the dead wife

The dirt floor had to be leveled
And all the stones raked out,
Carried out in buckets and piled
In the yard as ballast against
The bowed foundation of the south wall.
There were boulders and bluestone
Slabs, some big as gravestones to haul out.

Damp evenings, working alone
In dim light with nothing
But the sound of shovel steel
On rock for a soundtrack,
The mind wanders, and I found myself
Sure I’d uncover that body:
First a bone sticking up, followed
By a brown skull with bad teeth.

Some long ago farmer must have buried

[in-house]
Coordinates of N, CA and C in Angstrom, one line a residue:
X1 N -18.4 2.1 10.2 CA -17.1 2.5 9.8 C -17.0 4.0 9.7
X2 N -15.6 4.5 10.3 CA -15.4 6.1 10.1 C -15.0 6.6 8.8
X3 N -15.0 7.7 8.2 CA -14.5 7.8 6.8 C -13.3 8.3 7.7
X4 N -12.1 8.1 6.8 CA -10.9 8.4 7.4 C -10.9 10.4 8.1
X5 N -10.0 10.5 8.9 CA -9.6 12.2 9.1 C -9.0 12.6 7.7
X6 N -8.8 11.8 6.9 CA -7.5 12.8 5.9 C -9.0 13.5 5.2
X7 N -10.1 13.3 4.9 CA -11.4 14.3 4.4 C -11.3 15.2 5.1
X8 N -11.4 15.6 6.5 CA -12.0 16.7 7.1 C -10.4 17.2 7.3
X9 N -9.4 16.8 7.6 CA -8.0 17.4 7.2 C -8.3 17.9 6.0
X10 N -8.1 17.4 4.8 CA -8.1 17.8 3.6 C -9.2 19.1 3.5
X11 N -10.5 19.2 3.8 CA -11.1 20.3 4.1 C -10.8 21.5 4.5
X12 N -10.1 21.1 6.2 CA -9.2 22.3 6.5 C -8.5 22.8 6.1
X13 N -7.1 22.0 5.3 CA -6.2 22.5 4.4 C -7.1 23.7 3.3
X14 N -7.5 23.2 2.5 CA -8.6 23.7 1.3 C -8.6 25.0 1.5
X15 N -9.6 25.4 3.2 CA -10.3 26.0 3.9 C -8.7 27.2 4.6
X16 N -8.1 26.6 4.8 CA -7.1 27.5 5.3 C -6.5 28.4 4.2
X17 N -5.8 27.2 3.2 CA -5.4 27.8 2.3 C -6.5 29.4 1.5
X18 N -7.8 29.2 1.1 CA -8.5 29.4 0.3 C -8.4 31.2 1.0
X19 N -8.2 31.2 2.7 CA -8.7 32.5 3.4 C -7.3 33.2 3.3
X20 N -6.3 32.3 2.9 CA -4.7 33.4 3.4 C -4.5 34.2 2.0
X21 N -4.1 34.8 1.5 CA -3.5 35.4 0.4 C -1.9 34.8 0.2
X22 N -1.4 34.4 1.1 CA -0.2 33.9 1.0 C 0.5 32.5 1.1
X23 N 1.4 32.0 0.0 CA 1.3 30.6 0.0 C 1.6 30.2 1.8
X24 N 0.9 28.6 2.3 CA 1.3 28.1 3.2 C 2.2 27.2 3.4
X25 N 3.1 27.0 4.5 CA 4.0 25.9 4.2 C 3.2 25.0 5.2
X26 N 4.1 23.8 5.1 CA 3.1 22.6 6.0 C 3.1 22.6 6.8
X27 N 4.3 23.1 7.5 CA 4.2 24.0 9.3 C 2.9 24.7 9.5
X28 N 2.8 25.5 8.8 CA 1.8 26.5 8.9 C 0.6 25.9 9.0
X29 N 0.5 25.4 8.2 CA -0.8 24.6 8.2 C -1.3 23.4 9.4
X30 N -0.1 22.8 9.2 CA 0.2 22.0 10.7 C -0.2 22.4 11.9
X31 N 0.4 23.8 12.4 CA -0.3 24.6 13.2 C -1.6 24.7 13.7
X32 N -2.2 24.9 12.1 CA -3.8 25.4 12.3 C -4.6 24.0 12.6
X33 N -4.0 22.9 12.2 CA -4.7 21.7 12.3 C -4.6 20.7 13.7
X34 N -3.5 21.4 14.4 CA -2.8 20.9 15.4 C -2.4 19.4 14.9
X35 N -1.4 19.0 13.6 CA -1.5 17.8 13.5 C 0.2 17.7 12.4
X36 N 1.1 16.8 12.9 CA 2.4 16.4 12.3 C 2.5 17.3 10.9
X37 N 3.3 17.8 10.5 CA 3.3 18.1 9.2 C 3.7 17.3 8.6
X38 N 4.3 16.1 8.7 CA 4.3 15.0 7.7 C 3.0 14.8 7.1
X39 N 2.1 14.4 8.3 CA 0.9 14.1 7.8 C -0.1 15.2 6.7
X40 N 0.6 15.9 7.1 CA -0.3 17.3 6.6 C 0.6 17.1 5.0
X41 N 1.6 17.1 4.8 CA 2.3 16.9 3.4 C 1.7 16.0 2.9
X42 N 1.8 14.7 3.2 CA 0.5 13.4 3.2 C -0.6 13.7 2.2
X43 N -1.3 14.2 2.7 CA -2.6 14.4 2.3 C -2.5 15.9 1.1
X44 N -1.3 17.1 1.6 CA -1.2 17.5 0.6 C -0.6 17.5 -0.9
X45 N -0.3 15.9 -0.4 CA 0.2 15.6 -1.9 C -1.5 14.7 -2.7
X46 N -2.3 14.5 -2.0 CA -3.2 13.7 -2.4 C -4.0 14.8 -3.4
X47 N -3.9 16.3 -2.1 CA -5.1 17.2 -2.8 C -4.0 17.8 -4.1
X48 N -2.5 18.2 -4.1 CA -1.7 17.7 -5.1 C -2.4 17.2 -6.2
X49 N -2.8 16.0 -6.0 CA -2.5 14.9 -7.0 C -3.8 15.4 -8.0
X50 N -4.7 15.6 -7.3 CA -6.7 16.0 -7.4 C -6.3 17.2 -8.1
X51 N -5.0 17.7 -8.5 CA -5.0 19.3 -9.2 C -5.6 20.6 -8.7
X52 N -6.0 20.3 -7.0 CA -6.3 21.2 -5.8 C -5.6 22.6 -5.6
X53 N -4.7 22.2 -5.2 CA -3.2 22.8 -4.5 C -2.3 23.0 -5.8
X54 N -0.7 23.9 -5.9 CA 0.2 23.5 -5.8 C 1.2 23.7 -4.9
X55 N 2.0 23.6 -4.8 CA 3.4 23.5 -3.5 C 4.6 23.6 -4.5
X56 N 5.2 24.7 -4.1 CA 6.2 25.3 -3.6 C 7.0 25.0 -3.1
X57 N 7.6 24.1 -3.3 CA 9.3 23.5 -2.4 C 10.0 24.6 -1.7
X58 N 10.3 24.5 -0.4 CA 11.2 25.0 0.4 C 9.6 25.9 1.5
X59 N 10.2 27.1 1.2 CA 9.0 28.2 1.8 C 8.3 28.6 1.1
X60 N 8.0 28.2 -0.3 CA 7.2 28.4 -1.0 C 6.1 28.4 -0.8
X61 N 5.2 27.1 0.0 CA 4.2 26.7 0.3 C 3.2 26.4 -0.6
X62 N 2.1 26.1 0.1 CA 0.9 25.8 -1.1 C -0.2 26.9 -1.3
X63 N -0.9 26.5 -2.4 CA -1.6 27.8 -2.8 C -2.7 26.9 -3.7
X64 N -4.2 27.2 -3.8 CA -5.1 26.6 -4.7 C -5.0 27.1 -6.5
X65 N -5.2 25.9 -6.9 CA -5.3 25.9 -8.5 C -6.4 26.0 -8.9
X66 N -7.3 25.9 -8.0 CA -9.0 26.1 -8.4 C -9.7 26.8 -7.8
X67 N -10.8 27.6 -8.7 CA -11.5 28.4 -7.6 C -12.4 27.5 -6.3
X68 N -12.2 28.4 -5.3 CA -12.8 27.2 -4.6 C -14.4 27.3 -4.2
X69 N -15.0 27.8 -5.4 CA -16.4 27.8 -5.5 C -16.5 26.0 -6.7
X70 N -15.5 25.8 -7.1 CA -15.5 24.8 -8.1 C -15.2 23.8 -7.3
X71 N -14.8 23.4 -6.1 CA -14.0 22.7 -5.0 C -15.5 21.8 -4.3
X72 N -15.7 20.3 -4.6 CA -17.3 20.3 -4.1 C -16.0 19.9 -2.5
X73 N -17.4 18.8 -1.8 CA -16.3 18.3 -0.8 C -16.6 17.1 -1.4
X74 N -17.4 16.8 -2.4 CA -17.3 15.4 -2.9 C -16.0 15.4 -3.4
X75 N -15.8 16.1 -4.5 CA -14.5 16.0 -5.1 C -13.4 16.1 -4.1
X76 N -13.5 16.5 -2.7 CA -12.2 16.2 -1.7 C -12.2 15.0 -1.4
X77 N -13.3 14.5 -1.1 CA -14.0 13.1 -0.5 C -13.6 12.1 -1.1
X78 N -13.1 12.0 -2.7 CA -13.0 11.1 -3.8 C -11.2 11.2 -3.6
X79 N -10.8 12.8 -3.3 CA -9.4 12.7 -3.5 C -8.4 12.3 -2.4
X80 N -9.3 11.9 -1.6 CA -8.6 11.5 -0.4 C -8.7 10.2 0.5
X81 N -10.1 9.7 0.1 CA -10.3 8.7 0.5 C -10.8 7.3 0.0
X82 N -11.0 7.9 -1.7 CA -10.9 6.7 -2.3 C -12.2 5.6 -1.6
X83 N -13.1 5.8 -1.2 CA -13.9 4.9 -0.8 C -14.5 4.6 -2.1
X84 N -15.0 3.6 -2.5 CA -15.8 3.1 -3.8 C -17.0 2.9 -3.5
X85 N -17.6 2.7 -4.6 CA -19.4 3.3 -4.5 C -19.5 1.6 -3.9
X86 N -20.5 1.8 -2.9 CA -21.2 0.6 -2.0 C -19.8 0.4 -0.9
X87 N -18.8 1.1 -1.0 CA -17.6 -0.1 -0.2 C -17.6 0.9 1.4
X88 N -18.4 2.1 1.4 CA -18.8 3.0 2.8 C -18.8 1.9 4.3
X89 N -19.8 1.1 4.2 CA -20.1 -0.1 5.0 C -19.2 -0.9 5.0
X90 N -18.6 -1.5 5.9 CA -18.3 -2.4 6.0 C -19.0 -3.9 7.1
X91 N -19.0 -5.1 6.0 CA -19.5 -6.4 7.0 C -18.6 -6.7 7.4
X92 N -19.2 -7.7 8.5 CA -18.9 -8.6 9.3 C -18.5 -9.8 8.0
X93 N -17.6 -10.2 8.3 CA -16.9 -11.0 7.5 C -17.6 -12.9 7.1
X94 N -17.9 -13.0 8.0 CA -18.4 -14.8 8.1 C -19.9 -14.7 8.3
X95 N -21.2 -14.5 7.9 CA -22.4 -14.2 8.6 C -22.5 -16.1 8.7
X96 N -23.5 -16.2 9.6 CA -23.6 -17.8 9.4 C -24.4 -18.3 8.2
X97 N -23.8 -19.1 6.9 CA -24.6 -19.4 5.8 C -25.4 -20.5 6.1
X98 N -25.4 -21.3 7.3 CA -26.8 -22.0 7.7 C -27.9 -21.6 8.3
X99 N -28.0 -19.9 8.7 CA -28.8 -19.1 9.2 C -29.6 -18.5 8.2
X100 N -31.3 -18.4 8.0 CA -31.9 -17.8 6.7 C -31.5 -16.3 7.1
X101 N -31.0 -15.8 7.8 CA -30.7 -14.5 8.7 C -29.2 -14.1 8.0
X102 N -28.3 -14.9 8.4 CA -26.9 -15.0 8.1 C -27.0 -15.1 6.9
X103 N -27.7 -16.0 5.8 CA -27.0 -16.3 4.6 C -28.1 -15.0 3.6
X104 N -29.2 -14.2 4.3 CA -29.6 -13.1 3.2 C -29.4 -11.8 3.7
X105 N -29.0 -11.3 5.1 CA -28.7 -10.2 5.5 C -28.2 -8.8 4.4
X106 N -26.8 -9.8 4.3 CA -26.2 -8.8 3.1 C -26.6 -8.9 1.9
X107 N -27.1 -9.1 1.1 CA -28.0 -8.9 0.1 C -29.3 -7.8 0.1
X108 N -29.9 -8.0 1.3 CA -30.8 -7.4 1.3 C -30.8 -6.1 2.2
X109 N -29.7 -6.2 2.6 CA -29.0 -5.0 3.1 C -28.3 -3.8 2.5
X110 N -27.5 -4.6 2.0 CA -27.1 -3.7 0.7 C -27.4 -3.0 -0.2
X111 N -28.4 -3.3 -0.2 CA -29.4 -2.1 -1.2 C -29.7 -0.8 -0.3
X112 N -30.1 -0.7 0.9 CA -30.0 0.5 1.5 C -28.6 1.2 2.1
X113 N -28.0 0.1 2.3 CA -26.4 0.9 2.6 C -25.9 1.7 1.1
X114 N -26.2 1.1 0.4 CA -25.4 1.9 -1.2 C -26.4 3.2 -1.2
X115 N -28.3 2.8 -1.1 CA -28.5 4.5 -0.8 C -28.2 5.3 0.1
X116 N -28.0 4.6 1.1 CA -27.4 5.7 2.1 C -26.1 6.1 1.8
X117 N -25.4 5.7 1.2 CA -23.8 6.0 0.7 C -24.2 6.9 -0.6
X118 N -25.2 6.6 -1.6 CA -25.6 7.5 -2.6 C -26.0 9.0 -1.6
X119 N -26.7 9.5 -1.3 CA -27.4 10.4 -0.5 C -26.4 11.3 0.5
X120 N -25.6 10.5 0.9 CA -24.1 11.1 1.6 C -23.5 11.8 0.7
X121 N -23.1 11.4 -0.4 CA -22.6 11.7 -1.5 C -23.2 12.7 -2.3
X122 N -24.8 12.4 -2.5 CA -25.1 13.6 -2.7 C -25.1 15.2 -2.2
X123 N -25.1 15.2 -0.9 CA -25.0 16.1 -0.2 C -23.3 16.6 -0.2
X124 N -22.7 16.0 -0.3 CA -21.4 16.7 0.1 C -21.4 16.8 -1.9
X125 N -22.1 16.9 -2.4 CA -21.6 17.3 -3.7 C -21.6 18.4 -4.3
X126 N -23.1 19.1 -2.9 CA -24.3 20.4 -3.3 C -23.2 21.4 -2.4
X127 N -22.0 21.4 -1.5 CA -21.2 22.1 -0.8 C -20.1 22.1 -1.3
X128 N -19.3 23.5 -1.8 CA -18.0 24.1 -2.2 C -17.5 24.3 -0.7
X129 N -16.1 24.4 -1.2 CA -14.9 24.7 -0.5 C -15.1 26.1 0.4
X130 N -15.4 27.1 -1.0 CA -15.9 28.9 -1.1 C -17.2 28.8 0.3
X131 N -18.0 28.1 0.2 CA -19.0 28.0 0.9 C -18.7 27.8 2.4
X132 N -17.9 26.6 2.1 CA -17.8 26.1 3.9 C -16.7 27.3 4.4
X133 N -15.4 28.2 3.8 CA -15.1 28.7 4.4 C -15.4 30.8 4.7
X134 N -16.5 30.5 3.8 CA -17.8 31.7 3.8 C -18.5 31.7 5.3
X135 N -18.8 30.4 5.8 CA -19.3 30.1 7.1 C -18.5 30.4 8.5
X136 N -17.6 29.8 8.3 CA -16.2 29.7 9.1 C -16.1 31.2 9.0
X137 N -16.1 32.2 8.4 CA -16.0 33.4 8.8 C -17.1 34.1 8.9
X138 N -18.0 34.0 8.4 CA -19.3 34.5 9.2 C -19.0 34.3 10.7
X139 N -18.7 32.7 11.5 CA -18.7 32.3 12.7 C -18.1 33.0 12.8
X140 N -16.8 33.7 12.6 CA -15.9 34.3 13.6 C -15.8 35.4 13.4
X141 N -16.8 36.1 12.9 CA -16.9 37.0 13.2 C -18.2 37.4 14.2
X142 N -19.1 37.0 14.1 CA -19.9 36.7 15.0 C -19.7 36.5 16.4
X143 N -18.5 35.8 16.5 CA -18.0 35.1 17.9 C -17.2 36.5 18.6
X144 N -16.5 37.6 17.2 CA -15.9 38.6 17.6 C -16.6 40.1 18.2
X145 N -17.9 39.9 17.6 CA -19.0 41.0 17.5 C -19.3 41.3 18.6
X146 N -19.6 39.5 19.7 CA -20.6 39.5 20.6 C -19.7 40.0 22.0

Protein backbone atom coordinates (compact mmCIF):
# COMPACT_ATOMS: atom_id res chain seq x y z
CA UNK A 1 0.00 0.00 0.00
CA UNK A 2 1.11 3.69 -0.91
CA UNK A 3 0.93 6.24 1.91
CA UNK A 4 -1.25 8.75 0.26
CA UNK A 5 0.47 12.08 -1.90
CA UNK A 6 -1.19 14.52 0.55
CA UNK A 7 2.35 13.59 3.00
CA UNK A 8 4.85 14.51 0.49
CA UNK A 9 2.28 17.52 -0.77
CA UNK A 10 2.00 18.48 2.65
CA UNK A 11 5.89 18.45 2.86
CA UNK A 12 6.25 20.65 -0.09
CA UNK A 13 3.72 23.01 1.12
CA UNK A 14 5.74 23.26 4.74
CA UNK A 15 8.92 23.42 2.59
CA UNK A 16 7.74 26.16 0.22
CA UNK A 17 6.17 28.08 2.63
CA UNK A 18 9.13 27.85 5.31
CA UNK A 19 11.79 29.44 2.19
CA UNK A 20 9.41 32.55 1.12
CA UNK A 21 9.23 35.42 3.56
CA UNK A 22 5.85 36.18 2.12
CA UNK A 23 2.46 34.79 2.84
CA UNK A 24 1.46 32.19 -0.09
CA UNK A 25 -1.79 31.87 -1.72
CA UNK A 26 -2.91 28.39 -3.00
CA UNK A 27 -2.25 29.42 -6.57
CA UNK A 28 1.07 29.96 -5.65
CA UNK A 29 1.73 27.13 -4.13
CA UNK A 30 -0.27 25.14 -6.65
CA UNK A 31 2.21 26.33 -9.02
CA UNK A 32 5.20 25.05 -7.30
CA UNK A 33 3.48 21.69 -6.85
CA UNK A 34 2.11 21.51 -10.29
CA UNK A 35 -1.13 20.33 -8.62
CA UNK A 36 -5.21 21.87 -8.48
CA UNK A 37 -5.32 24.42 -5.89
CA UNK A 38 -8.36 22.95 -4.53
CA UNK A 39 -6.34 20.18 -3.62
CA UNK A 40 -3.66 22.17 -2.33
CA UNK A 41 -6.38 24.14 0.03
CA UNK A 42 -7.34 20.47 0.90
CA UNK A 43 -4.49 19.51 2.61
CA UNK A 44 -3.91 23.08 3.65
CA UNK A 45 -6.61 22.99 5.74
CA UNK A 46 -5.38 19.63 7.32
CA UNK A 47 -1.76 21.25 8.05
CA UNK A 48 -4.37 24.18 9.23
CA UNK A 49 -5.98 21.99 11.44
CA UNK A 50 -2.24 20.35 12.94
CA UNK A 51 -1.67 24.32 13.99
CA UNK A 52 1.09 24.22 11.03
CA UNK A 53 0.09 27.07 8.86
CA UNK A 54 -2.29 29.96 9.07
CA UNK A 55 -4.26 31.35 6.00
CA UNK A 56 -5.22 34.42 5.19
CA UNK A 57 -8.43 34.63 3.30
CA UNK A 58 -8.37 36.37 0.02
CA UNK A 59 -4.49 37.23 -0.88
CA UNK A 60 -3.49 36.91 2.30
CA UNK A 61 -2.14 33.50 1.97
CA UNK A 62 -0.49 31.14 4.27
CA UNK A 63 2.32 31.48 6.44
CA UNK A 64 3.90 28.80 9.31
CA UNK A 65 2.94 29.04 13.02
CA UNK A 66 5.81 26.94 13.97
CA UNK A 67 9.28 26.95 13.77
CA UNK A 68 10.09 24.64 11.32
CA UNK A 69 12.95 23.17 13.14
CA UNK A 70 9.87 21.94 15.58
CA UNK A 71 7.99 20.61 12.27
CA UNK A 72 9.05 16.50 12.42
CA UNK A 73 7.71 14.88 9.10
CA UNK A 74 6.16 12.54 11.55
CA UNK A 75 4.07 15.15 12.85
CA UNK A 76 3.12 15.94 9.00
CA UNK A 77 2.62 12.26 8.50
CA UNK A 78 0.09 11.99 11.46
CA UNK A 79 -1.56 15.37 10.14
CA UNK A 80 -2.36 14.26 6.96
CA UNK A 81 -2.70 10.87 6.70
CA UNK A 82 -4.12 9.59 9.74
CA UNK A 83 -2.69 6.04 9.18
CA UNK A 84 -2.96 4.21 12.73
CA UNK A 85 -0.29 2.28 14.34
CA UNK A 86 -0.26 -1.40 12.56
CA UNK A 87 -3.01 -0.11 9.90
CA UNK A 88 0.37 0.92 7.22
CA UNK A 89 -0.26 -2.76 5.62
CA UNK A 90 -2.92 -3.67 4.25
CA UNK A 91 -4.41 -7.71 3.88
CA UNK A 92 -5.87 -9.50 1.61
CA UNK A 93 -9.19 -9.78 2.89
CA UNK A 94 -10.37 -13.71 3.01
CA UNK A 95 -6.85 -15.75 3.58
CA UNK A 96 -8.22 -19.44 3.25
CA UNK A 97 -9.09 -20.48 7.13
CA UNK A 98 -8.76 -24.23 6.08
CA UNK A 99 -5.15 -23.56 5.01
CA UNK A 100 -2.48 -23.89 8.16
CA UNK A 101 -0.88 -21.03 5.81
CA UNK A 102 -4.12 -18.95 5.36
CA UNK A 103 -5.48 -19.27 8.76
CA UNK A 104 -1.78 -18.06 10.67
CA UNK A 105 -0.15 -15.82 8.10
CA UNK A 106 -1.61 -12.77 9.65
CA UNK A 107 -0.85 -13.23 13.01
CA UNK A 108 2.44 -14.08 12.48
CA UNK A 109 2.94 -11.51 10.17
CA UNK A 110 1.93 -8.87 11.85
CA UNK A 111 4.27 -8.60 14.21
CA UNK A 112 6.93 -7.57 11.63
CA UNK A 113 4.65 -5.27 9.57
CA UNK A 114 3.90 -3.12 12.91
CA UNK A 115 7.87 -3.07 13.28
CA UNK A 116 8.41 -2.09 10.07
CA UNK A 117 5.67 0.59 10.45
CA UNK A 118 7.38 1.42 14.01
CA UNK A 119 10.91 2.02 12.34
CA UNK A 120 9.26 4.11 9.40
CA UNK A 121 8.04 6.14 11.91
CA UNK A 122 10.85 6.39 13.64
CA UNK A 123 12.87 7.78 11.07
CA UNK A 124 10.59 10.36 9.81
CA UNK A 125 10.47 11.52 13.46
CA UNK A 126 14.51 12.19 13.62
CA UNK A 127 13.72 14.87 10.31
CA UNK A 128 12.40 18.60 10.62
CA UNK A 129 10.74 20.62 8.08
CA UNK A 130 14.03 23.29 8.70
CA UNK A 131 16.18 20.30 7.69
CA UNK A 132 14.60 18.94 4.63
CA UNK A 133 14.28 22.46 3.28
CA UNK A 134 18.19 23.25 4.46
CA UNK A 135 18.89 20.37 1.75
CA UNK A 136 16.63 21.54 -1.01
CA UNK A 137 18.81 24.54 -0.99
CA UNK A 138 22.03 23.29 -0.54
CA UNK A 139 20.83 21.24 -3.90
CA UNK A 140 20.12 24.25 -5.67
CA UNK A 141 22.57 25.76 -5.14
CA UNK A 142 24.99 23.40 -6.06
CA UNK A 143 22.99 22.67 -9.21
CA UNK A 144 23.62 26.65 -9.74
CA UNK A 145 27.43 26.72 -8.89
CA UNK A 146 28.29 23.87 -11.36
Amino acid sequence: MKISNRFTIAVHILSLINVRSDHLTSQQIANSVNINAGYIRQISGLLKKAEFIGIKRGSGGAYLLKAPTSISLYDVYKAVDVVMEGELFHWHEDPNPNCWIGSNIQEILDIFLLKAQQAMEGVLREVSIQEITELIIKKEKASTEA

A hated wife, a defective baby,
Or a child dead from consumption.
And I could picture the old geezer, some
100 years earlier, looking maybe like me,
Only guilty, shirtless and sweating
While he shoveled alone by candlelight,
Getting rid of the evidence.

No one ever asked after
The missing family member.
After all, life was hard then.
Later, when he walked to town
In his soiled overalls, if he ever did,
It was simply old farmer so-and-so,
Who himself would soon be dead.

As for me, it took many nights
To clear out the rock,
But I did, and then I mixed the concrete
And poured the floor by hand,
Sealing up my fantasy—
Another unsolved town murder
Lost to progress.

–Carl Watson


Poetry

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